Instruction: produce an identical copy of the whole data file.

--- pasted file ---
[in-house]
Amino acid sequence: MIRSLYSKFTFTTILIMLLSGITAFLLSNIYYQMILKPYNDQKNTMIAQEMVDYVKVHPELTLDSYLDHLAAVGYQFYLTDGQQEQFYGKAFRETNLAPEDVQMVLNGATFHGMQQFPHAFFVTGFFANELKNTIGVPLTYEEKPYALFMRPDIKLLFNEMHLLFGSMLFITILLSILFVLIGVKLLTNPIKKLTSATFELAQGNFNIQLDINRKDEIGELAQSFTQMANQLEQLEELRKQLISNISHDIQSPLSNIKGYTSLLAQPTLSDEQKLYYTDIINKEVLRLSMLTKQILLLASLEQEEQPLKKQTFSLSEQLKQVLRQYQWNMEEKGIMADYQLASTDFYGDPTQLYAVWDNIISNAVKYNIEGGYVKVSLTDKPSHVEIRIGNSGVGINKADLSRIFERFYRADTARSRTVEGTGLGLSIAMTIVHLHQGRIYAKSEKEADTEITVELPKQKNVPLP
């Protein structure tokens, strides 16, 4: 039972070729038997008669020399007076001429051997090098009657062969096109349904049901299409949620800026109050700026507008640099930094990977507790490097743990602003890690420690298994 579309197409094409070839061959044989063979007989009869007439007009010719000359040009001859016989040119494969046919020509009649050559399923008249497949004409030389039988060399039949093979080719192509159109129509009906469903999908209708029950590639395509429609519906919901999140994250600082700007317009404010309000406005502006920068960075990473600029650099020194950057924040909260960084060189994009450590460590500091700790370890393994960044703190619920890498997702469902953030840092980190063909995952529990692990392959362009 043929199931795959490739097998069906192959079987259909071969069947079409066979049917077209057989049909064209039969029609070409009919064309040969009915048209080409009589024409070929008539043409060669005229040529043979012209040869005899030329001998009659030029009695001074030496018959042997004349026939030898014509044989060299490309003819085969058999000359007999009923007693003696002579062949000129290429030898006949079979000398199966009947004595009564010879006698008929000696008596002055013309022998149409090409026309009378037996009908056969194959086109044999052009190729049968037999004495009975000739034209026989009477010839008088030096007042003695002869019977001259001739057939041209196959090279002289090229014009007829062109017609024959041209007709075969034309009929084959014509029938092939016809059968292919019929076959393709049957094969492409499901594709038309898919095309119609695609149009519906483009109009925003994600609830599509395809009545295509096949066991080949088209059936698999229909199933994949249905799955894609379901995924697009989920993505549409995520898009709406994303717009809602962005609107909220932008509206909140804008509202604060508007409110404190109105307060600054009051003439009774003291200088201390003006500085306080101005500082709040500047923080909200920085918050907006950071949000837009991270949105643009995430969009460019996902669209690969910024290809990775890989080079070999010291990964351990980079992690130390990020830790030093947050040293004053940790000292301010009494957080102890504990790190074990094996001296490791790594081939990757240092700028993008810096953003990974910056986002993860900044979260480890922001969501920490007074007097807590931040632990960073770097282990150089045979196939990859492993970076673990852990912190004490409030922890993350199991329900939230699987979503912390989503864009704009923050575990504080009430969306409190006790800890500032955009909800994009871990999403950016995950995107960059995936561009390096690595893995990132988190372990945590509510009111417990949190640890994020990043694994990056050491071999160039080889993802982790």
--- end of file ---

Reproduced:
[in-house]
Amino acid sequence: MIRSLYSKFTFTTILIMLLSGITAFLLSNIYYQMILKPYNDQKNTMIAQEMVDYVKVHPELTLDSYLDHLAAVGYQFYLTDGQQEQFYGKAFRETNLAPEDVQMVLNGATFHGMQQFPHAFFVTGFFANELKNTIGVPLTYEEKPYALFMRPDIKLLFNEMHLLFGSMLFITILLSILFVLIGVKLLTNPIKKLTSATFELAQGNFNIQLDINRKDEIGELAQSFTQMANQLEQLEELRKQLISNISHDIQSPLSNIKGYTSLLAQPTLSDEQKLYYTDIINKEVLRLSMLTKQILLLASLEQEEQPLKKQTFSLSEQLKQVLRQYQWNMEEKGIMADYQLASTDFYGDPTQLYAVWDNIISNAVKYNIEGGYVKVSLTDKPSHVEIRIGNSGVGINKADLSRIFERFYRADTARSRTVEGTGLGLSIAMTIVHLHQGRIYAKSEKEADTEITVELPKQKNVPLP
């Protein structure tokens, strides 16, 4: 039972070729038997008669020399007076001429051997090098009657062969096109349904049901299409949620800026109050700026507008640099930094990977507790490097743990602003890690420690298994 579309197409094409070839061959044989063979007989009869007439007009010719000359040009001859016989040119494969046919020509009649050559399923008249497949004409030389039988060399039949093979080719192509159109129509009906469903999908209708029950590639395509429609519906919901999140994250600082700007317009404010309000406005502006920068960075990473600029650099020194950057924040909260960084060189994009450590460590500091700790370890393994960044703190619920890498997702469902953030840092980190063909995952529990692990392959362009 043929199931795959490739097998069906192959079987259909071969069947079409066979049917077209057989049909064209039969029609070409009919064309040969009915048209080409009589024409070929008539043409060669005229040529043979012209040869005899030329001998009659030029009695001074030496018959042997004349026939030898014509044989060299490309003819085969058999000359007999009923007693003696002579062949000129290429030898006949079979000398199966009947004595009564010879006698008929000696008596002055013309022998149409090409026309009378037996009908056969194959086109044999052009190729049968037999004495009975000739034209026989009477010839008088030096007042003695002869019977001259001739057939041209196959090279002289090229014009007829062109017609024959041209007709075969034309009929084959014509029938092939016809059968292919019929076959393709049957094969492409499901594709038309898919095309119609695609149009519906483009109009925003994600609830599509395809009545295509096949066991080949088209059936698999229909199933994949249905799955894609379901995924697009989920993505549409995520898009709406994303717009809602962005609107909220932008509206909140804008509202604060508007409110404190109105307060600054009051003439009774003291200088201390003006500085306080101005500082709040500047923080909200920085918050907006950071949000837009991270949105643009995430969009460019996902669209690969910024290809990775890989080079070999010291990964351990980079992690130390990020830790030093947050040293004053940790000292301010009494957080102890504990790190074990094996001296490791790594081939990757240092700028993008810096953003990974910056986002993860900044979260480890922001969501920490007074007097807590931040632990960073770097282990150089045979196939990859492993970076673990852990912190004490409030922890993350199991329900939230699987979503912390989503864009704009923050575990504080009430969306409190006790800890500032955009909800994009871990999403950016995950995107960059995936561009390096690595893995990132988190372990945590509510009111417990949190640890994020990043694994990056050491071999160039080889993802982790």